In boxing the word “champion” is often overused because it pertains only to winning belts and receiving worldwide recognition for being the best at your craft. The reality is that life’s real champions have other qualities, such as the innate ability to treat people well and always make them feel better about themselves, especially when the recipients of the goodwill are in no position to give them anything back.

By that standard of measure, Charles is as much, if not more of a champion than all of the boxers he has covered during the nine years that Shobox has been on the air.

I know I speak for scores of others when I say, “Happy New Year, Champ. We hope that you are the comeback story of the year in 2010.”

Continue Reading
Advertisement
Boxing-As-An-Escape-From-Societal-Madness
Featured Articles4 weeks ago

Boxing As An Escape From Societal Madness

Avila-Perspective-Chap-103-The-50th-Anniversary-of-LA-Riots
Featured Articles4 weeks ago

Avila Perspective, Chap. 103: The 50th Anniversary of East L.A. Riots

Daniel-Dubois-Mows-Down-Another-Sacrificial-Lamb
Featured Articles4 weeks ago

Daniel Dubois Mows Down Another Sacrificial Lamb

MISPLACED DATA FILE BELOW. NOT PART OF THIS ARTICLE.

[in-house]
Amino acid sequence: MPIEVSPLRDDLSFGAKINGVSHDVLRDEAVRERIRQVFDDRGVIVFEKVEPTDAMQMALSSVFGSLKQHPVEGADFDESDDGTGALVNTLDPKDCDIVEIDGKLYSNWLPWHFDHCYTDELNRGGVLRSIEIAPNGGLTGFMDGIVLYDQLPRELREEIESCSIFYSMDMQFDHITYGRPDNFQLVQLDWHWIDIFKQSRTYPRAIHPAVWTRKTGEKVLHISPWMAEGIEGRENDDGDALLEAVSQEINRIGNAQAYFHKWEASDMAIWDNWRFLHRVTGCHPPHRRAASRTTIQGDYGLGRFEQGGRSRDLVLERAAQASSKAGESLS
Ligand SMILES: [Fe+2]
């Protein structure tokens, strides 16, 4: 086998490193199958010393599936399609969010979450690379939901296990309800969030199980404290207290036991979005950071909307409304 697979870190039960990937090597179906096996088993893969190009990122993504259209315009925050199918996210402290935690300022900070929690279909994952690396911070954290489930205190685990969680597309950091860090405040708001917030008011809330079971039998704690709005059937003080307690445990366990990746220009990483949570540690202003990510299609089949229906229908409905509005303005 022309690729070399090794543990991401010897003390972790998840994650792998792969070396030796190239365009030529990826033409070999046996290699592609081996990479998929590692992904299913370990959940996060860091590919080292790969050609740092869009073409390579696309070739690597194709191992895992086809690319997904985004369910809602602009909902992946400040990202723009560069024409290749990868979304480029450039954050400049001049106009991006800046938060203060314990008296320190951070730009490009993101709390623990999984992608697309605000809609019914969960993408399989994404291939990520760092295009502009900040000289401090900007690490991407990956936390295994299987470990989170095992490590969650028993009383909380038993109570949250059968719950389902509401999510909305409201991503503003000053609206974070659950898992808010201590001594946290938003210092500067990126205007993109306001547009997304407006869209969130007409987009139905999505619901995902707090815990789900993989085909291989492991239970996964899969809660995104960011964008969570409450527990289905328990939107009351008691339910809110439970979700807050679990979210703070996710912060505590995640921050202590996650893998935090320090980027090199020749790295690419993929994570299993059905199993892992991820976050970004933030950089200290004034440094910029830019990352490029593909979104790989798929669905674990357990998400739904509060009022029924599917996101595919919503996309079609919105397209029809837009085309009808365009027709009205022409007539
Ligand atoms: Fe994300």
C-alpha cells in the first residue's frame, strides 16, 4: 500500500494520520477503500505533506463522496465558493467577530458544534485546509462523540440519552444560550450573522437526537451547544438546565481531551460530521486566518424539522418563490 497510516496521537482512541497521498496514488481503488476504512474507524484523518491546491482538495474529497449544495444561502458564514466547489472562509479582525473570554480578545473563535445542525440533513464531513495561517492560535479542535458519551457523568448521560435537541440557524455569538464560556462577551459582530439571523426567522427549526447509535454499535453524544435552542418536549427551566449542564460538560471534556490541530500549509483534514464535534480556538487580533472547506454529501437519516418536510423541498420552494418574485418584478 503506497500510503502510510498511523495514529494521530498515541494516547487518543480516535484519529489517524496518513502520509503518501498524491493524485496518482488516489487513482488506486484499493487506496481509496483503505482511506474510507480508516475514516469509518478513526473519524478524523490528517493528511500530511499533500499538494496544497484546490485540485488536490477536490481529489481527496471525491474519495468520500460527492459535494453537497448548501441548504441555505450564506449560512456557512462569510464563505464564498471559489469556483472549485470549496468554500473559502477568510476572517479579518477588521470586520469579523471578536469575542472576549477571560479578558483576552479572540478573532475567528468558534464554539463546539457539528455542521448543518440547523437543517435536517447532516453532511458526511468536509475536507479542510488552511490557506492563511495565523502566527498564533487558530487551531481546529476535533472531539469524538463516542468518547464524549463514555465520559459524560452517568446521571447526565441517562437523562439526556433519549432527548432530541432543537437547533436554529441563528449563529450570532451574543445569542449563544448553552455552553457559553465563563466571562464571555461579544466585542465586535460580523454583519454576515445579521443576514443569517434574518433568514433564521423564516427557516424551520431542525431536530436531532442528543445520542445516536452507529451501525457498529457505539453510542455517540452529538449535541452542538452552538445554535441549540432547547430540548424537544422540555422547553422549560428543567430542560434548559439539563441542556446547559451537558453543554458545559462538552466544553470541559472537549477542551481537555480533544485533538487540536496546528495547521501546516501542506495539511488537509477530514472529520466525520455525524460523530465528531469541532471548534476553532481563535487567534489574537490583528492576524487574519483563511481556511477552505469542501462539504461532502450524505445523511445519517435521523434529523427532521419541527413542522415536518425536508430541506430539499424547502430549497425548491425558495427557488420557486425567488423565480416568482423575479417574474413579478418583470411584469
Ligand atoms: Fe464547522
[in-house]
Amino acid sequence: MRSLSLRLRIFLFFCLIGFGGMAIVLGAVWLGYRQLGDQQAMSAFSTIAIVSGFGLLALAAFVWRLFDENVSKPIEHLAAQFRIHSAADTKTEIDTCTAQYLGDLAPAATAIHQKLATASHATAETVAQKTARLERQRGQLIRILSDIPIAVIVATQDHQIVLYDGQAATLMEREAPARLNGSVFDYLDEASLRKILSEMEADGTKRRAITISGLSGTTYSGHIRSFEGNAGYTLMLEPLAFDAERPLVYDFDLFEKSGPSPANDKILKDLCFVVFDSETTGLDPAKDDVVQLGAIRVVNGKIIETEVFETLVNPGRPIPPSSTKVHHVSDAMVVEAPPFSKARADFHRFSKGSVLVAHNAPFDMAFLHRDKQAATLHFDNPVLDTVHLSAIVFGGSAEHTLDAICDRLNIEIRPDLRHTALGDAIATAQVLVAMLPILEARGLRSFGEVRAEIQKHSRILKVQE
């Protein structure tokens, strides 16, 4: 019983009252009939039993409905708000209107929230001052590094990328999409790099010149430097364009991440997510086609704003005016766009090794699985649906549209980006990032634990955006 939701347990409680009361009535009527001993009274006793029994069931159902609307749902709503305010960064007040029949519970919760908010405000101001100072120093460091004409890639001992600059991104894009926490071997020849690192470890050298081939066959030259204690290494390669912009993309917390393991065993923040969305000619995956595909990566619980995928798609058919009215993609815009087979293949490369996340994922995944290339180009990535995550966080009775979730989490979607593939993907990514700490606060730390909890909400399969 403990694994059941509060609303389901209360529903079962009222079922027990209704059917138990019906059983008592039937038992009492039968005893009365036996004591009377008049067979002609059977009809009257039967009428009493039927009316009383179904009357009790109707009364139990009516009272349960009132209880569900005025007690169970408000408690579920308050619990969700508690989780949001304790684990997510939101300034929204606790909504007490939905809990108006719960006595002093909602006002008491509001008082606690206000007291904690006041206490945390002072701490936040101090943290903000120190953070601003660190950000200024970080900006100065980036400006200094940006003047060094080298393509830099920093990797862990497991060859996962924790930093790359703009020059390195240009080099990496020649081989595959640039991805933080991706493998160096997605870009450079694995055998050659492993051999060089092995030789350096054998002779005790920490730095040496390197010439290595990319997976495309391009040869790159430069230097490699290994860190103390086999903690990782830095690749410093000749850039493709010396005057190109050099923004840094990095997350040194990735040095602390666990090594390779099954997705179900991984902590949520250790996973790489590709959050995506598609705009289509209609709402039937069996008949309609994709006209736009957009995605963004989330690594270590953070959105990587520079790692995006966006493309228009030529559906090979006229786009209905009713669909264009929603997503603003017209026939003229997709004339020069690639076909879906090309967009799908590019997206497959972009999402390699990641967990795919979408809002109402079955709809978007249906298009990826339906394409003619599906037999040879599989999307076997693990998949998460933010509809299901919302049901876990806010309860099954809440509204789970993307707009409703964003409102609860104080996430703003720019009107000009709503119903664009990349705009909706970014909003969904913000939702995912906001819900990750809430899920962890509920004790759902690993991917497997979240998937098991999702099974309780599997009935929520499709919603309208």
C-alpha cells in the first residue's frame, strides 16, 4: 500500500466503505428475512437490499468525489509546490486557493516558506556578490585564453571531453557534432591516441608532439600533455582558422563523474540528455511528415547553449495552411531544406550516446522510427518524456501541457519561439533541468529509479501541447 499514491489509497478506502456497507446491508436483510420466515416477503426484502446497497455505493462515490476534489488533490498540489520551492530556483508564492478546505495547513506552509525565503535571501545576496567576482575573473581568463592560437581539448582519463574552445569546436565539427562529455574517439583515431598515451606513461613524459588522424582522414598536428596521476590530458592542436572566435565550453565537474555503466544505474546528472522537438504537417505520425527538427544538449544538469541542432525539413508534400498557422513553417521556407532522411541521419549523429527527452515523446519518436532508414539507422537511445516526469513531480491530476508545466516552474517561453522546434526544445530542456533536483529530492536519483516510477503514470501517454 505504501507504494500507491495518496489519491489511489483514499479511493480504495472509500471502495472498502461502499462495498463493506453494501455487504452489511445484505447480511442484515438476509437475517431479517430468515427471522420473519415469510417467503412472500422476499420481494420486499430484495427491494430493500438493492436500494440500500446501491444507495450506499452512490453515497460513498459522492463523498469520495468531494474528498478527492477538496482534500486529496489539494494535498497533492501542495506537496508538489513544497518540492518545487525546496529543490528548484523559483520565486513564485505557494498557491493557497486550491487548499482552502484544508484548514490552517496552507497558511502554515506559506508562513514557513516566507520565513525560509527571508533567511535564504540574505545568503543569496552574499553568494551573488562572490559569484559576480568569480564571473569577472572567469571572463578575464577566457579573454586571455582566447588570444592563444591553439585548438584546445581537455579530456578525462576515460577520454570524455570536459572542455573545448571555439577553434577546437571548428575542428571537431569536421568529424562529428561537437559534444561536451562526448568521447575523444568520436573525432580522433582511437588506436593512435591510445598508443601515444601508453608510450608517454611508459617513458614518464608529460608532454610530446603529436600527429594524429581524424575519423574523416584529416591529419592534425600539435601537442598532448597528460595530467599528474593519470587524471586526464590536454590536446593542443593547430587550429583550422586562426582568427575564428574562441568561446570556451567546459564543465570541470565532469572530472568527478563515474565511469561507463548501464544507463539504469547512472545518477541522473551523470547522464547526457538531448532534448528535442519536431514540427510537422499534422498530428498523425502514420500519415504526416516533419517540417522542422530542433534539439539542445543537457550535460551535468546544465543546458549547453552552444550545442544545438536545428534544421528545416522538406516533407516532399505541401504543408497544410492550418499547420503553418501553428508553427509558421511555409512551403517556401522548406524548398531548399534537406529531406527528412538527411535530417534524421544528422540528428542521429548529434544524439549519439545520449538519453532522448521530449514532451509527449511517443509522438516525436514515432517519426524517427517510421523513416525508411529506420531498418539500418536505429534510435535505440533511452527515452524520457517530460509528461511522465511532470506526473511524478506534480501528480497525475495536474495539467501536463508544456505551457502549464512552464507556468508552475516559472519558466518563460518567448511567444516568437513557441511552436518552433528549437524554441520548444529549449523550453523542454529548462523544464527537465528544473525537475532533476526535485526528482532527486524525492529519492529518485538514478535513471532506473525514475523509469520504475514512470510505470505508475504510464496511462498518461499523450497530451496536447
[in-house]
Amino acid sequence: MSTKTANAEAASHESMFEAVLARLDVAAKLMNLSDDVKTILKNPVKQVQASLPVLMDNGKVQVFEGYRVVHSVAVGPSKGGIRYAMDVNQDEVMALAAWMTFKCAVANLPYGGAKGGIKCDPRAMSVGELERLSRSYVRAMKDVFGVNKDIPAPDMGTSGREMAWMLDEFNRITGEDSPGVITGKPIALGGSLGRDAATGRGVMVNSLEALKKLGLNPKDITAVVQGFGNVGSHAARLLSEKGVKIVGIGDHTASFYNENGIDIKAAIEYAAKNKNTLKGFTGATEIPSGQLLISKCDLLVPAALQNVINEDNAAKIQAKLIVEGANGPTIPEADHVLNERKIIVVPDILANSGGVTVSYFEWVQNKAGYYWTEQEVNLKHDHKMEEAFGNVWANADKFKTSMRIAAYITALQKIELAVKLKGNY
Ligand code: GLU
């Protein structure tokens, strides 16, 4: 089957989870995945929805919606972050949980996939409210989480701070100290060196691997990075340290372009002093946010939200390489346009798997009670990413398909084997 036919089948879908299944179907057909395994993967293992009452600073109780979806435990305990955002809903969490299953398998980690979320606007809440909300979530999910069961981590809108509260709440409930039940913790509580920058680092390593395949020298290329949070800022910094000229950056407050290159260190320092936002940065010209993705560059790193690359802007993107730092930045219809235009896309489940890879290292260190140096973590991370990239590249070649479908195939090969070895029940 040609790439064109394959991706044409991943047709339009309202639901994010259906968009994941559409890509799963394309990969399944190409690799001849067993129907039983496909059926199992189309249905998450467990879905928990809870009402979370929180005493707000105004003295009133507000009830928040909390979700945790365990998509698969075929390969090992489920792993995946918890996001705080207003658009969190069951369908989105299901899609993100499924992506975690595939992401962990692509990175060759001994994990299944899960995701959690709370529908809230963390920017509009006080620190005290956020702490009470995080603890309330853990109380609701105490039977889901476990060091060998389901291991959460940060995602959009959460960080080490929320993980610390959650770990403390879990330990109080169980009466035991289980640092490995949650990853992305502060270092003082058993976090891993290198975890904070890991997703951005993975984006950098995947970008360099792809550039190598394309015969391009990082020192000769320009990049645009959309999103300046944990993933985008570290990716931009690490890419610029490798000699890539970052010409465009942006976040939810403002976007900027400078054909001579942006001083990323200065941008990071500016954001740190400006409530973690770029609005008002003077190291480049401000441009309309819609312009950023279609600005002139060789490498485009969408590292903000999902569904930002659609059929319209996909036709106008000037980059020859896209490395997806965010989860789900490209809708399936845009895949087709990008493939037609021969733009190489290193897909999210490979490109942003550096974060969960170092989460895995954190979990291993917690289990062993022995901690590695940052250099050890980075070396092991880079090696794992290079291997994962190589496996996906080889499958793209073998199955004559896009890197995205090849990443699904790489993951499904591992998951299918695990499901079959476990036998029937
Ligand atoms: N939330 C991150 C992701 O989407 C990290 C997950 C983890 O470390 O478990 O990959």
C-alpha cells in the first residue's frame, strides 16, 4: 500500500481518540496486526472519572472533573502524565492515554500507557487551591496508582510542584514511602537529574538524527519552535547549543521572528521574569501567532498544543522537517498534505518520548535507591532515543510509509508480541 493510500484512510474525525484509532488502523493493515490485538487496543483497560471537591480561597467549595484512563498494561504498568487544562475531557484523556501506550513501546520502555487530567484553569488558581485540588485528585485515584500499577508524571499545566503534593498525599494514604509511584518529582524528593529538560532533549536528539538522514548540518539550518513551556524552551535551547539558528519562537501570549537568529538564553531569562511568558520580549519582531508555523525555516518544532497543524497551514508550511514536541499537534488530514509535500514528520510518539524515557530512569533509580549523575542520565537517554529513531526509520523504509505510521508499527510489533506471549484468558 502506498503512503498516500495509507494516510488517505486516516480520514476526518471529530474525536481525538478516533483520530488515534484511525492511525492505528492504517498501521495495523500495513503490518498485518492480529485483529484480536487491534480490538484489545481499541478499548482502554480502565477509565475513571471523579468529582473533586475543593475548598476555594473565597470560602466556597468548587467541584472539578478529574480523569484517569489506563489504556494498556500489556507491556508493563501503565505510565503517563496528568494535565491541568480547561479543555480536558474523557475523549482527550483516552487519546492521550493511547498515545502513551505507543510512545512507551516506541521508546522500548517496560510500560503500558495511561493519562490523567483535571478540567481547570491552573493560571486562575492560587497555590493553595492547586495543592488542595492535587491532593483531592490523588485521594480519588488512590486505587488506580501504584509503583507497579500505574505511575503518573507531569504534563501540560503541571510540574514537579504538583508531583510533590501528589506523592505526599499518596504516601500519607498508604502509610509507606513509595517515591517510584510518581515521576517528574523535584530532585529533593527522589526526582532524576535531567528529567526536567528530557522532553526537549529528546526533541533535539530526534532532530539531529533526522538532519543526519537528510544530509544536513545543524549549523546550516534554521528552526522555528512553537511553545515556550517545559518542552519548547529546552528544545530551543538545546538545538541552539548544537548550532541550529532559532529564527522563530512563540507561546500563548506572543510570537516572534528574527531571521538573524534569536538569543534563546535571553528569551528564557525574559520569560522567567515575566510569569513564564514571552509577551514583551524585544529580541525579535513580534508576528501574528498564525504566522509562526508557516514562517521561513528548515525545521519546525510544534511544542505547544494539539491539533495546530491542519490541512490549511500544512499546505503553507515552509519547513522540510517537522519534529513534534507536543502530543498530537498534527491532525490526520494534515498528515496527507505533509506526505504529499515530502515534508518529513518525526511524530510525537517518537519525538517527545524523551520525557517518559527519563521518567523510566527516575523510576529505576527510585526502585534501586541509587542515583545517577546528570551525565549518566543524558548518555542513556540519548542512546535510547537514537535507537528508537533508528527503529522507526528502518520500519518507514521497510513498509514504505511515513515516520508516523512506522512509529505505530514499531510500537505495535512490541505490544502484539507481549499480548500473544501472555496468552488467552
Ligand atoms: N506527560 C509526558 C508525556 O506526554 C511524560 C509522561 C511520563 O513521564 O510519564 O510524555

Despite-a-Lackluster-Effort--Jose-Carlos-Ramirez-Retains-His-Title-Belts
Featured Articles4 weeks ago

Despite a Lackluster Effort, Jose Carlos Ramirez Retains His Title Belts

25-Years-Ago-Today-Buster-Mathis-the-Dancing-Bear-Took-His-Earthly-10-count
Featured Articles3 weeks ago

25 Years Ago Today, Buster Mathis, the Dancing Bear, Took His Earthly 10-Count

Avila-Perspective-Chap-104-Collaborative=Endeavors-Canelo's-Lawsuit-and-More
Featured Articles2 weeks ago

Avila Perspective, Chap. 104: Collaborative Endeavors, Canelo’s Lawsuit and More

Beat-The-Press-Awkward-Moments-With-Problematic-Boxers-A-TSS-Classic
Featured Articles3 weeks ago

Beat The Press: Awkward Moments With Problematic Boxers (A TSS Classic)

The-Top-Ten-Bantamweights-of-the-Decade-2010-2019
Featured Articles2 weeks ago

The Top Ten Bantamweights of the Decade: 2010-2019

Price-and-Programming-Lineup-for-Sept-26-Charlo-Twins-PPV-Doubleheader
Featured Articles2 weeks ago

Price and Programming Lineup for Sept. 26 Charlo Twins PPV Doubleheader

Erislandy-Lara-Turns-Away-Spunky-Greg-Vendetti
Featured Articles4 weeks ago

Erislandy Lara Turns Away Spunky Greg Vendetti